fourth king of the nineteenth dynasty, New Kingdom. Merenptah was the thirteenth son and successor of Ramesses II. Having assumed high military functions during his father's reign, he became heir to the throne after the death of his elder brothers. He was middle aged on his accession and reigned for about ten years.

Merenptah was not renowned for his building program. All religious centers had been restored or rebuilt by his predecessors, and new temples had been erected under the reign of his father, thus Merenptah achieved only compulsory monuments. His rock-cut royal tomb in Western Thebes included splendid wall decorations and had sarcophagi of excellent workmanship, indicating that the royal workshops were very skillful during that time. The ruins of his funerary temple in Thebes, although mostly destroyed, show the plan of an extended precinct. The building material as well as the reinscribed statues of kings and gods, however, were mostly reused from the adjoining temples of Amenhotpe III, in spite of the reopening of sandstone quarries at Gebel es-Silsila. There, a great donation to the Nile god Hapy is celebrated on a large stela. The limestone quarries at el-Babein were reopened with the dedication of a rock-cut chapel to the goddess Hathor. Other building activities are attested in major Ramessid centers: in Memphis, a sanctuary to Ptah and a magnificent palace; at Heliopolis, a temple preceded by a commemorative column (once surmounted by a statue, it anticipated on the triumphal columns of the Roman period); in the Nile Delta, statues and blocks bearing his name were moved from Piramesse and found reused in Tanis and surrounding sites.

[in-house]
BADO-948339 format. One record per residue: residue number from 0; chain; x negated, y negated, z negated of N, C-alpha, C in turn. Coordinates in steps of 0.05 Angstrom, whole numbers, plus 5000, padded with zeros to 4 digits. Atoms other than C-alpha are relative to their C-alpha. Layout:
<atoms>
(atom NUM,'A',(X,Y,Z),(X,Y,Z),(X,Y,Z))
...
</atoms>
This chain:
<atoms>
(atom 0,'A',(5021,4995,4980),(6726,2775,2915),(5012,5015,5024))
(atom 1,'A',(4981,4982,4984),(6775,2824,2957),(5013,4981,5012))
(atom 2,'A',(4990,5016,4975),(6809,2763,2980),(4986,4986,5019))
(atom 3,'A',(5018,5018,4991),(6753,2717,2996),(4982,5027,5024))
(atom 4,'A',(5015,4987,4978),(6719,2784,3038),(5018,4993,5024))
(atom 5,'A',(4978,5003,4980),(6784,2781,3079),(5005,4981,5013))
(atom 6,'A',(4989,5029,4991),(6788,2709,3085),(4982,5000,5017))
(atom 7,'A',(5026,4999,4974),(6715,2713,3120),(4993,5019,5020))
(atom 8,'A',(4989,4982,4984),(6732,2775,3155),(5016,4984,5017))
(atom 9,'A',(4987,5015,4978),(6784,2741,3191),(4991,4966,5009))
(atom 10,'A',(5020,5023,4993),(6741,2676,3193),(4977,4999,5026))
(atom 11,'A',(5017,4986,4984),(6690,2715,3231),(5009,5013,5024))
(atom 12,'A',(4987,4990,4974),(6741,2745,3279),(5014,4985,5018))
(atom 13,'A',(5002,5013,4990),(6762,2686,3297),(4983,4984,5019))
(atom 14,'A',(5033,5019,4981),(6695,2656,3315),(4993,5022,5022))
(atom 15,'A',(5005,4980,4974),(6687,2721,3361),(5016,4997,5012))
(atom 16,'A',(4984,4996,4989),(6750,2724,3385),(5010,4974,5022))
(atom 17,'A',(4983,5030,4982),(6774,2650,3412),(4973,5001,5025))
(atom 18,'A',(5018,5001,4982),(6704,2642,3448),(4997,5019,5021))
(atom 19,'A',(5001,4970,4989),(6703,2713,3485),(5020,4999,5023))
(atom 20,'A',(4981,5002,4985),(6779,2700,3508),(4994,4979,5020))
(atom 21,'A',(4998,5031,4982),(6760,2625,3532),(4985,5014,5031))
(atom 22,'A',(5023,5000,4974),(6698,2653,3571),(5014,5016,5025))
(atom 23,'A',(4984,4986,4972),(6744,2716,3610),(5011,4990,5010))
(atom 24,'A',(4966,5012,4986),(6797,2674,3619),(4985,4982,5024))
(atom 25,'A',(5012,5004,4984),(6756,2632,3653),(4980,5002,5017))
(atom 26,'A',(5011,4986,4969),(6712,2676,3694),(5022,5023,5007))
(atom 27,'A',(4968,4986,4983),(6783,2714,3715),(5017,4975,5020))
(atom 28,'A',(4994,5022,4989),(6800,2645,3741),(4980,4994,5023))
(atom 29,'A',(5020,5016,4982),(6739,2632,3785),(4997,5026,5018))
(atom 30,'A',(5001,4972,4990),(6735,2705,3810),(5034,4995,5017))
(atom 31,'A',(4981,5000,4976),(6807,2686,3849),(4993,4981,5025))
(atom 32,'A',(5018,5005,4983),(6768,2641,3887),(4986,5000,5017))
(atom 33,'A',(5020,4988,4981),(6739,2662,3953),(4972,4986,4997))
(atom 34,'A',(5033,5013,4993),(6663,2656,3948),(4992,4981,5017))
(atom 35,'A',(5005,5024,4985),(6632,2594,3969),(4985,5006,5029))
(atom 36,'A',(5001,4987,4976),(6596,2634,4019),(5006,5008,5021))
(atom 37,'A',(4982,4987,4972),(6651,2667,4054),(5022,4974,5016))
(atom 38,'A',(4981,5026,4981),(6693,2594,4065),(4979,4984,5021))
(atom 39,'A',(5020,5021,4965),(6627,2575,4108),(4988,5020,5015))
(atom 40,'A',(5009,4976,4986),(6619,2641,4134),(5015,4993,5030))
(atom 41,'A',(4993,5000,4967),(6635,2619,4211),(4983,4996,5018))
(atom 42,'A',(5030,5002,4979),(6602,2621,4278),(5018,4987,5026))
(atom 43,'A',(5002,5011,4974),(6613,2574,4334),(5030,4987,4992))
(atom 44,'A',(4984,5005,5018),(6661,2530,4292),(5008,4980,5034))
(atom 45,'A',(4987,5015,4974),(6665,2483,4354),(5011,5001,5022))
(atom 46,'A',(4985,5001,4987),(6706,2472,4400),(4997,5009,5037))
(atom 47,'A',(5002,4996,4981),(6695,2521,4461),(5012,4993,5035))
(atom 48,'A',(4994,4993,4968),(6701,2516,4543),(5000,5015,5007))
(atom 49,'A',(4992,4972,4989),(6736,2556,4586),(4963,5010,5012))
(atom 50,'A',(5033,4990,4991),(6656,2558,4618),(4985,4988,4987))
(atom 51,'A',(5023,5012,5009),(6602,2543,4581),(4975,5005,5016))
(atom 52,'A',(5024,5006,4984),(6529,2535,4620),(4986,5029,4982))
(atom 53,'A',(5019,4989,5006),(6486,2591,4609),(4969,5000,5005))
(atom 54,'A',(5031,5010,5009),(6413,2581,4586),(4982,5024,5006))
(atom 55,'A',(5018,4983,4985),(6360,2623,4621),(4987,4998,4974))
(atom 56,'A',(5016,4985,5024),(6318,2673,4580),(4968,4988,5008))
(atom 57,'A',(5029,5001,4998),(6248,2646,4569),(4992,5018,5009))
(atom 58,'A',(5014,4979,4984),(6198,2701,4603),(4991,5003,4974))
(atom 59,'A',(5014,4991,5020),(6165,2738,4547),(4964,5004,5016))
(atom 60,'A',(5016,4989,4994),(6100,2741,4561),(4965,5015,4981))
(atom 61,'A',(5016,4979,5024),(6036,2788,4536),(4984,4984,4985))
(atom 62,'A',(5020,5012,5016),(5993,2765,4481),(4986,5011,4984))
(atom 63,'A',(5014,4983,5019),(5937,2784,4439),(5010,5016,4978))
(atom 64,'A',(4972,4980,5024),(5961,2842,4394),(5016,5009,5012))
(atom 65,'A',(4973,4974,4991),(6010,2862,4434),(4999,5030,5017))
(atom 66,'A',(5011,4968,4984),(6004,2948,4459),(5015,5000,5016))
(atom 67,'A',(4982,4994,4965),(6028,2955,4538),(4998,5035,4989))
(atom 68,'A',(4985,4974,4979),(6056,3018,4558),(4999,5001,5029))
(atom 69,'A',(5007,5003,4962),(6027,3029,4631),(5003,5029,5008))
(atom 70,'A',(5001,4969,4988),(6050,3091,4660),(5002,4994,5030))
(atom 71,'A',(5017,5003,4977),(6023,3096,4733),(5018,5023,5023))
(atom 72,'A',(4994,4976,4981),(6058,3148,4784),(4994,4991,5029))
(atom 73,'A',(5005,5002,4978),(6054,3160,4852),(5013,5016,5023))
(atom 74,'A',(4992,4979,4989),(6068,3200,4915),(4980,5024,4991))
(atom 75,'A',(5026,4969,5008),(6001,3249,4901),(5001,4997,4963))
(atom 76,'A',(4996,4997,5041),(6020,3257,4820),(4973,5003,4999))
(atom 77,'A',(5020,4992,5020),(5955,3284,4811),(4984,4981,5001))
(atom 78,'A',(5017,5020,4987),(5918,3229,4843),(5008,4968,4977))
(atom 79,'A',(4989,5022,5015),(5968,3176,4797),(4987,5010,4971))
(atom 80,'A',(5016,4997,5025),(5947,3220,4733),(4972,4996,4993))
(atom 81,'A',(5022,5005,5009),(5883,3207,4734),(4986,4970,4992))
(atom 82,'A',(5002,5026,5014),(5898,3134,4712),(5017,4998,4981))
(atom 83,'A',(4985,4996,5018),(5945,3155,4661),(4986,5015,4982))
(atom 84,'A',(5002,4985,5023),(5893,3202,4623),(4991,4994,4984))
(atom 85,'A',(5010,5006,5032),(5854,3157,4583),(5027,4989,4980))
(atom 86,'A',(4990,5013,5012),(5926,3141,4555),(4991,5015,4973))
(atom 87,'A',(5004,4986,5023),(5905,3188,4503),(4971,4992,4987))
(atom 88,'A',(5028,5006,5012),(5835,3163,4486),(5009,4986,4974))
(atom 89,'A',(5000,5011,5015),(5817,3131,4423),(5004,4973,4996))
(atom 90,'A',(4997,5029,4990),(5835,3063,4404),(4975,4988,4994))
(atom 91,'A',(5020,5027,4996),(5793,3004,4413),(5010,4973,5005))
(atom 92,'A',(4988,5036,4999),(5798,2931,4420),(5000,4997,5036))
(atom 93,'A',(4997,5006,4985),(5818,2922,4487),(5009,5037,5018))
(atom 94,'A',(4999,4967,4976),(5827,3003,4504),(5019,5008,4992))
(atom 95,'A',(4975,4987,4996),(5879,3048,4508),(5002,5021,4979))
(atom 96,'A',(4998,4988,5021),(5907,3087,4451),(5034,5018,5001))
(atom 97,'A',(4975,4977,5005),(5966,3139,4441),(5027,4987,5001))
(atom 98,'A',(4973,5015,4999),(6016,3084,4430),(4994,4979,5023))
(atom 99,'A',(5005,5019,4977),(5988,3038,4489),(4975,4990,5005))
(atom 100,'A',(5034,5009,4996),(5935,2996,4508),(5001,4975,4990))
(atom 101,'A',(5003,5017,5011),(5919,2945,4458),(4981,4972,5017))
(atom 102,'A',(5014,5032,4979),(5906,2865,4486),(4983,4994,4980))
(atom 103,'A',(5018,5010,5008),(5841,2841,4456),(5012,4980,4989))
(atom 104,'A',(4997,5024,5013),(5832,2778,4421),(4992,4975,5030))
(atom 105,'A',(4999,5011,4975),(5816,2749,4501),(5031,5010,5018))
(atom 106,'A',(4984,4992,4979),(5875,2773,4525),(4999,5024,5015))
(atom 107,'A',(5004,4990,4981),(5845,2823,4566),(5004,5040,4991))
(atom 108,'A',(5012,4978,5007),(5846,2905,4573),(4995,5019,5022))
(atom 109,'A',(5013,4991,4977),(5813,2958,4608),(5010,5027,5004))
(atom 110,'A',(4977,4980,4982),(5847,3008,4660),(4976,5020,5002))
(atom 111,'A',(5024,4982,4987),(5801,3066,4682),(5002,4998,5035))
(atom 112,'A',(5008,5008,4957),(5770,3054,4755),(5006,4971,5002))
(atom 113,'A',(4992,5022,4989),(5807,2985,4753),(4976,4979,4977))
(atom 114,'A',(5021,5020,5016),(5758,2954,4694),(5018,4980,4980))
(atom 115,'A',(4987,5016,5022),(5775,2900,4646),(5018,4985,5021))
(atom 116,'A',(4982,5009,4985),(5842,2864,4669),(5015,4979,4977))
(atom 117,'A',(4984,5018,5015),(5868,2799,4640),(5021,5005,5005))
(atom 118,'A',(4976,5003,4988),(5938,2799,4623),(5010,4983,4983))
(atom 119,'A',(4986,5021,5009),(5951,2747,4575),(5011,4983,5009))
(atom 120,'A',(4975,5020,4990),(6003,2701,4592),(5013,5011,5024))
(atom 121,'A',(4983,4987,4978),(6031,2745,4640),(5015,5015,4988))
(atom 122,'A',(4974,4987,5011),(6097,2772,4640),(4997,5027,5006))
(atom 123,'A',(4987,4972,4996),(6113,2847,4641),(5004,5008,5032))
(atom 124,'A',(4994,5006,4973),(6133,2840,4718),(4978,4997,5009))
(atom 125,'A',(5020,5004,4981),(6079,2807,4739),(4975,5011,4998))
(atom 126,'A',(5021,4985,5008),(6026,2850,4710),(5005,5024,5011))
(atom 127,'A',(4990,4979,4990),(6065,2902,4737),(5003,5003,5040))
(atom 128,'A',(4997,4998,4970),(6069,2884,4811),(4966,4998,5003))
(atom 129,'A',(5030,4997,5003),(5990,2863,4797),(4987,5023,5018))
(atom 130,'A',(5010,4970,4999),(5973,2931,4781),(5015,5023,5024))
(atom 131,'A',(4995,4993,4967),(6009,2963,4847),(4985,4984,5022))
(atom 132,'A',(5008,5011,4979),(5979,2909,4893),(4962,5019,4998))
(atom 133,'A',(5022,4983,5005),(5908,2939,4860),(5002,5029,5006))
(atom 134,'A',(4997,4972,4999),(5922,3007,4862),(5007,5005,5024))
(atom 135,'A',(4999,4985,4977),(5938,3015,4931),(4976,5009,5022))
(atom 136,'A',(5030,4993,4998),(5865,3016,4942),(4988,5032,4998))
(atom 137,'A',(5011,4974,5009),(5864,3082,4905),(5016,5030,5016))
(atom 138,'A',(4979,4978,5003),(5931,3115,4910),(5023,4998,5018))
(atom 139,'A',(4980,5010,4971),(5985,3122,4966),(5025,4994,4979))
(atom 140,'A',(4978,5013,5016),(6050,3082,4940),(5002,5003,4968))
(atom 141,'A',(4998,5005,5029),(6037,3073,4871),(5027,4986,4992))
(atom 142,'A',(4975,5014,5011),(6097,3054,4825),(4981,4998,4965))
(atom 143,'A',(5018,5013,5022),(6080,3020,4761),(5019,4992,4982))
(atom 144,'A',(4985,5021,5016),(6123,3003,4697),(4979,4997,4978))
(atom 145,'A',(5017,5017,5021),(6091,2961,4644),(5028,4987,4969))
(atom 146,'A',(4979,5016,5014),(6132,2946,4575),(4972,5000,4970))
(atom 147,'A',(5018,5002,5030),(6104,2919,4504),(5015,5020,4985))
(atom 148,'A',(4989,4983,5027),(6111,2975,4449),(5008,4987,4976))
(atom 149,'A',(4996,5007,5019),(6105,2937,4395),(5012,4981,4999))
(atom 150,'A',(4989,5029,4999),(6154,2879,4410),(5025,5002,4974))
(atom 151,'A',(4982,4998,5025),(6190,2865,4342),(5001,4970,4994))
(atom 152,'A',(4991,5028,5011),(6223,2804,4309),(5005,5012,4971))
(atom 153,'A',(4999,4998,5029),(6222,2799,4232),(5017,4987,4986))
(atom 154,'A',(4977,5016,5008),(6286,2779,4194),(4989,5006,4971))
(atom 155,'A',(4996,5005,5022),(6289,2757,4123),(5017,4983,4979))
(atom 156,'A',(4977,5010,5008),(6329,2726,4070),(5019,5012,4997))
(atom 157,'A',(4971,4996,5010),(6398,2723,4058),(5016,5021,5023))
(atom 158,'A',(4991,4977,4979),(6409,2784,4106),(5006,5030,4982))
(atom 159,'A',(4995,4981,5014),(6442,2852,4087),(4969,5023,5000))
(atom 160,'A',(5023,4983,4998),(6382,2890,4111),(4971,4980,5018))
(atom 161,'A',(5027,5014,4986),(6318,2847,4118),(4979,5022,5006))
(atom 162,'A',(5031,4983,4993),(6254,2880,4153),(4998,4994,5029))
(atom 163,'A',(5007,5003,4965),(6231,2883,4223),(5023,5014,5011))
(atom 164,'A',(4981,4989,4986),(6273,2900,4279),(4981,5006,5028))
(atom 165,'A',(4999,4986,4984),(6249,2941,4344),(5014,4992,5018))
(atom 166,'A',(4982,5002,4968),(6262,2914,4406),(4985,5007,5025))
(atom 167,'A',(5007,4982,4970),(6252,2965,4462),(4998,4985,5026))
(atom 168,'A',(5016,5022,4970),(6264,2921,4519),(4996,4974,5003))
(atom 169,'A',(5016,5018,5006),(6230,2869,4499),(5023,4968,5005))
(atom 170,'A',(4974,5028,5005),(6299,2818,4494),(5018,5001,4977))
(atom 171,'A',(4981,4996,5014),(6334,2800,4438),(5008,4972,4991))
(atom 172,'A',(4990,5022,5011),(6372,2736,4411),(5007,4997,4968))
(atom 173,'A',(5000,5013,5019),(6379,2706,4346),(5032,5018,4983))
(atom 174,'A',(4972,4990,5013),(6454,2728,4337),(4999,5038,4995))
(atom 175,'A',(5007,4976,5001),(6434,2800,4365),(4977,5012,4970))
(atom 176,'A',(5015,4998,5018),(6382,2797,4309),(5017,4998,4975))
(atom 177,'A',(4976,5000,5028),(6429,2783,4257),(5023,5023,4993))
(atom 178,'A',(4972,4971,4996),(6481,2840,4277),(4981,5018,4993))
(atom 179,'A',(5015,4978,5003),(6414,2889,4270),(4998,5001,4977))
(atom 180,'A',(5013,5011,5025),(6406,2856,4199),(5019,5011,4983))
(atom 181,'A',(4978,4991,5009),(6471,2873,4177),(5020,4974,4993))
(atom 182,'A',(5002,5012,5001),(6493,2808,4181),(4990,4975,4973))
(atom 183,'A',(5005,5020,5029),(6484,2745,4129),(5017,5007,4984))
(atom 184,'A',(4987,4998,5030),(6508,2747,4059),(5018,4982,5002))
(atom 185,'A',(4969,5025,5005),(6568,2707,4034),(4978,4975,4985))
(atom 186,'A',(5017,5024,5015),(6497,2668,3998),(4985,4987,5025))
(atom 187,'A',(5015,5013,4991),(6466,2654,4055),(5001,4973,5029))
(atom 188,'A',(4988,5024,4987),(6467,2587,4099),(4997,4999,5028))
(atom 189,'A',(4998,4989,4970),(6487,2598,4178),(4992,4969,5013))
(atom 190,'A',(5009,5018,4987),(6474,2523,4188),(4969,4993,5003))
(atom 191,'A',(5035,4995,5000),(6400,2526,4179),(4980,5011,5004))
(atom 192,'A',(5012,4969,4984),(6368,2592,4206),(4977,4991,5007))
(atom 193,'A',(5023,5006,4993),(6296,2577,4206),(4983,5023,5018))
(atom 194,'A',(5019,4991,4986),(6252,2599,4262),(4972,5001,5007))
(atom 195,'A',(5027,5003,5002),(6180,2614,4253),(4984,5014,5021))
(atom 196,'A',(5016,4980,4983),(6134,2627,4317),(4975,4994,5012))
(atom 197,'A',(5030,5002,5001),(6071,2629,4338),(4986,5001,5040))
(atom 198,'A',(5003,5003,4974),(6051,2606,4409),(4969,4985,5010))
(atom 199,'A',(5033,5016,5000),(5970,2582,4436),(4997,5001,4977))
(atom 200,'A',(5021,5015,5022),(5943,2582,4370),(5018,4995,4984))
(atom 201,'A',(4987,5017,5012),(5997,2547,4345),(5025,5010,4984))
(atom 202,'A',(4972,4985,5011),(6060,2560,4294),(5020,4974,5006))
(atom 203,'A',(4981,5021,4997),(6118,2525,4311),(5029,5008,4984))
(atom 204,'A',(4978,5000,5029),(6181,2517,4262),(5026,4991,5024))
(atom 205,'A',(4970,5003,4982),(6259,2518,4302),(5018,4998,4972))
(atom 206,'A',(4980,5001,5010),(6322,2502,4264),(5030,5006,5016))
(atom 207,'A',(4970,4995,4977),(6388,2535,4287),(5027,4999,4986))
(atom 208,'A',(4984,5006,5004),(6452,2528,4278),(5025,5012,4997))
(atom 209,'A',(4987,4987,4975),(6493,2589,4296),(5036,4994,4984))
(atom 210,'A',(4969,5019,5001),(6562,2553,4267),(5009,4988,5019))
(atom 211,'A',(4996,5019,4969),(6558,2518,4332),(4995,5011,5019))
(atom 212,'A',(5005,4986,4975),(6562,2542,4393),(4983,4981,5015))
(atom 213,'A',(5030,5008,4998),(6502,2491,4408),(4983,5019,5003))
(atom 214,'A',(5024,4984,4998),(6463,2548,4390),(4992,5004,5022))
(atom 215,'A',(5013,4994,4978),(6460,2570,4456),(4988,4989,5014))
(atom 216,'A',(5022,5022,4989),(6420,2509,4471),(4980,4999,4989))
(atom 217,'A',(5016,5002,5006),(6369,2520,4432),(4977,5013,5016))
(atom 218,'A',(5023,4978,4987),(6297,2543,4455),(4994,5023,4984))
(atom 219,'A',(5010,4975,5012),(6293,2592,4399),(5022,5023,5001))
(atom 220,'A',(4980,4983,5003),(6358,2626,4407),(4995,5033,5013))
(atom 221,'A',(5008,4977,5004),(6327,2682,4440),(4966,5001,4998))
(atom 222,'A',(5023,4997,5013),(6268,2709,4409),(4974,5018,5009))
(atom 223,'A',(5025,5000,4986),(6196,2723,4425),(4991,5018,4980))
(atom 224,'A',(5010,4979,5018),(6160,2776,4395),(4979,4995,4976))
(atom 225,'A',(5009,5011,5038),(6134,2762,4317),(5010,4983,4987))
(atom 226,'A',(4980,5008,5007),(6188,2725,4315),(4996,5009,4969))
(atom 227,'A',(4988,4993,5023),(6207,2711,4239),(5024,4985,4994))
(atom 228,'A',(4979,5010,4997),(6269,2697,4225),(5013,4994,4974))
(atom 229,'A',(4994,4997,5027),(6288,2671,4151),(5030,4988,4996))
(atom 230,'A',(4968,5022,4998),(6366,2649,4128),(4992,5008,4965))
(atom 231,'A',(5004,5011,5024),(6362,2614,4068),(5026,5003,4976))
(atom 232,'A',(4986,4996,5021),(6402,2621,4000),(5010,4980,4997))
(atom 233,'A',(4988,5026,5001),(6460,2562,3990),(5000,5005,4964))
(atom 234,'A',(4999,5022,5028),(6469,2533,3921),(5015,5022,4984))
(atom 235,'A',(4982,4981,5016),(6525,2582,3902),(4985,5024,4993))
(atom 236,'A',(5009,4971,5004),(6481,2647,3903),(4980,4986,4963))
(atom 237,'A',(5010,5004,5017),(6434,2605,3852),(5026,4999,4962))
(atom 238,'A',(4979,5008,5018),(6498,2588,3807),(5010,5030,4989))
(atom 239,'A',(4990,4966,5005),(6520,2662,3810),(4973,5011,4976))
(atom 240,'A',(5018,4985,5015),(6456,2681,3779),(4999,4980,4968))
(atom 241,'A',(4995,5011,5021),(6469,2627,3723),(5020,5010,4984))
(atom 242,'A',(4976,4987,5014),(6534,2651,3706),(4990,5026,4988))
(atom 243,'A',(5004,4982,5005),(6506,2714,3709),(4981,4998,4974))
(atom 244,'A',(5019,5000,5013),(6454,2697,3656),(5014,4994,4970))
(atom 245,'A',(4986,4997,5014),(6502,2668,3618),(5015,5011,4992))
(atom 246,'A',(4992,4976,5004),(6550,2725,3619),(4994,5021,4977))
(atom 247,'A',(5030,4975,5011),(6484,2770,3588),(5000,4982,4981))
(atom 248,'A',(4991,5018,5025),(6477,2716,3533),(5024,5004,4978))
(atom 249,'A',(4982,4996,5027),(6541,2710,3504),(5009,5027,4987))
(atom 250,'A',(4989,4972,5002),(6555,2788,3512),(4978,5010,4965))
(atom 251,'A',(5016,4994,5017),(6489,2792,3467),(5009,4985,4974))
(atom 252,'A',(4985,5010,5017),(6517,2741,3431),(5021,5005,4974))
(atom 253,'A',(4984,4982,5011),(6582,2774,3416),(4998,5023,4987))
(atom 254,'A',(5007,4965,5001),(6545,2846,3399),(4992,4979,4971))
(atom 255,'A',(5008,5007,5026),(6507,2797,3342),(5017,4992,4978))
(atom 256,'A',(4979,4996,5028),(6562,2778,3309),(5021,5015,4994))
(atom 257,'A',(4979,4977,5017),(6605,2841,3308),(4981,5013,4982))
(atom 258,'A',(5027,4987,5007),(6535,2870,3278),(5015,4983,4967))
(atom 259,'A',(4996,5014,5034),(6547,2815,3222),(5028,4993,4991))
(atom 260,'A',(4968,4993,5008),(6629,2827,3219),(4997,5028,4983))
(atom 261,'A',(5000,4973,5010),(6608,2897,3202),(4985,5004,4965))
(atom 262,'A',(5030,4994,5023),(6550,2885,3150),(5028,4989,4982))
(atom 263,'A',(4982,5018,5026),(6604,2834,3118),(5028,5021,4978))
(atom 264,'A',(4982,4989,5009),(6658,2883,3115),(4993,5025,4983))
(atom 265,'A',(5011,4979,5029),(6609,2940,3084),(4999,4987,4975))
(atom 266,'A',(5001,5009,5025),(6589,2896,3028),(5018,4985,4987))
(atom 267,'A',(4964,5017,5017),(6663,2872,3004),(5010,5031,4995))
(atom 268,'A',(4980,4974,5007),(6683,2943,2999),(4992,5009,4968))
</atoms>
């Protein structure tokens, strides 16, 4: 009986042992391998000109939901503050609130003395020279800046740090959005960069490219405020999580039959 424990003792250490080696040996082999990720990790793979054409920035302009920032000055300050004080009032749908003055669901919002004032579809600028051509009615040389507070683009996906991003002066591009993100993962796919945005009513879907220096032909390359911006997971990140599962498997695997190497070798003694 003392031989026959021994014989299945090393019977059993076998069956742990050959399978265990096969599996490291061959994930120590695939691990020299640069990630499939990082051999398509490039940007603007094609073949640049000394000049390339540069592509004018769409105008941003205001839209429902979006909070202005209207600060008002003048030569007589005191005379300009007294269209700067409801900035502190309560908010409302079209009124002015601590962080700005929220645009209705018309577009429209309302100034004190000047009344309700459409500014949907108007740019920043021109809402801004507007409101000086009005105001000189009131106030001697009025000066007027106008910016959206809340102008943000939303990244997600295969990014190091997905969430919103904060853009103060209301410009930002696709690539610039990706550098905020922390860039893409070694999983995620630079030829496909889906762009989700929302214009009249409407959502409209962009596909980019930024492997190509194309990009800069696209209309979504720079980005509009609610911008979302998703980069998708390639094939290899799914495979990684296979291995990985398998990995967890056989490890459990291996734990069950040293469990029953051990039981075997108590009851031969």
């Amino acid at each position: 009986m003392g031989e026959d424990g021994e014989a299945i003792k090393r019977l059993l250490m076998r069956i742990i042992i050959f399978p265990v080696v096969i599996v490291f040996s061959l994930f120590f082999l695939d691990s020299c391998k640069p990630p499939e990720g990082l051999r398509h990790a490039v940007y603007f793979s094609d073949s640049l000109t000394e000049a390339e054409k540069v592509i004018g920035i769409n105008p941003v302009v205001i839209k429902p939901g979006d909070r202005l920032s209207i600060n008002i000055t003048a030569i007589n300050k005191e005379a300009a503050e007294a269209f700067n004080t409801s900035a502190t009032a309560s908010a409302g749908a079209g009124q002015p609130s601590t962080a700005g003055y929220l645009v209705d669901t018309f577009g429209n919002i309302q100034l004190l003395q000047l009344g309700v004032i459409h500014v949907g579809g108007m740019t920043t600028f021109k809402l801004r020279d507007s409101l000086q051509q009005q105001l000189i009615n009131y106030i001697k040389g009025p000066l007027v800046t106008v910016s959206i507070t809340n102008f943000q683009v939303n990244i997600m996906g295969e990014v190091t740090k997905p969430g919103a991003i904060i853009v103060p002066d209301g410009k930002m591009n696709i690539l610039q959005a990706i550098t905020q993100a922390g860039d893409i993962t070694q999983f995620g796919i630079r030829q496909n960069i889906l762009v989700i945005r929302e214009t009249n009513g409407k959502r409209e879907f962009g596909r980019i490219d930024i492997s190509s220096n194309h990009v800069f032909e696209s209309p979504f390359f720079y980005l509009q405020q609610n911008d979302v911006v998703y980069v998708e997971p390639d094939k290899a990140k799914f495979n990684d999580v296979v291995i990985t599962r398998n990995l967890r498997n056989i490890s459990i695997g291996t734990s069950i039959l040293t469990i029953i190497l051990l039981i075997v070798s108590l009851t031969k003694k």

Merenptah. Statue of Merenptah in the Cairo Museum. (Courtesy David P. Silverman)

Merenptah's reign is marked by the invasion of the Libyans who were bound in a coalition with the Sea Peoples; Merenptah successfully repelled these groups in his fifth regnal year. Reports of the victory have been inscribed on columns and stelae in Egypt and Nubia. The confederacy of western foes, mainly Lebu and Meshwesh, also included newcomers from the Mediterranean—the Sea Peoples, comprising the Akawash, Turash, Luka, Shardana, and Shekelesh. The battle took place at Pi-yer, on the western border of the Nile Delta, and ended with the triumph of the Egyptian army. Six thousand soldiers were slain, and nine thousand prisoners taken. The chief of the Libyans fled, members of his family were captured, and a great booty was seized by the Egyptians.

The fame of the king is due to the unique mention of Israel in Egyptian sources, which occurs on the Victory Stela once placed in Merenptah's mortuary temple at Thebes (now in the Cairo Museum). In this report, the Libyan defeat is followed by the capture of Palestinian cities and the devastation of Israel. Scenes presumed to illustrate that campaign and attributed to his reign, actually belong to a cycle of scenes depicting episodes from the Near Eastern wars of Ramesses II. Recent scholarship agrees that Merenptah is not the pharaoh of the biblical Book of Exodus. His mummy was found in the tomb of Amenhotpe II, which was used as a royal cache during the twenty-first dynasty, in the Third Intermediate Period.



  • Redford, D. B. Egypt, Canaan, and Israel in Ancient Times. Cairo, 1993. Sourouzian, H. Les monuments du roi Merenptah. Sonderschrift des Deutschen Archäeologischen Instituts, Abteilung Kairo, 22. Wiesbaden, 1989.
  • Vandersleyen, C. L'Egypte et la Vallee du Nil. Paris, 1995.

Hourig Sourouzian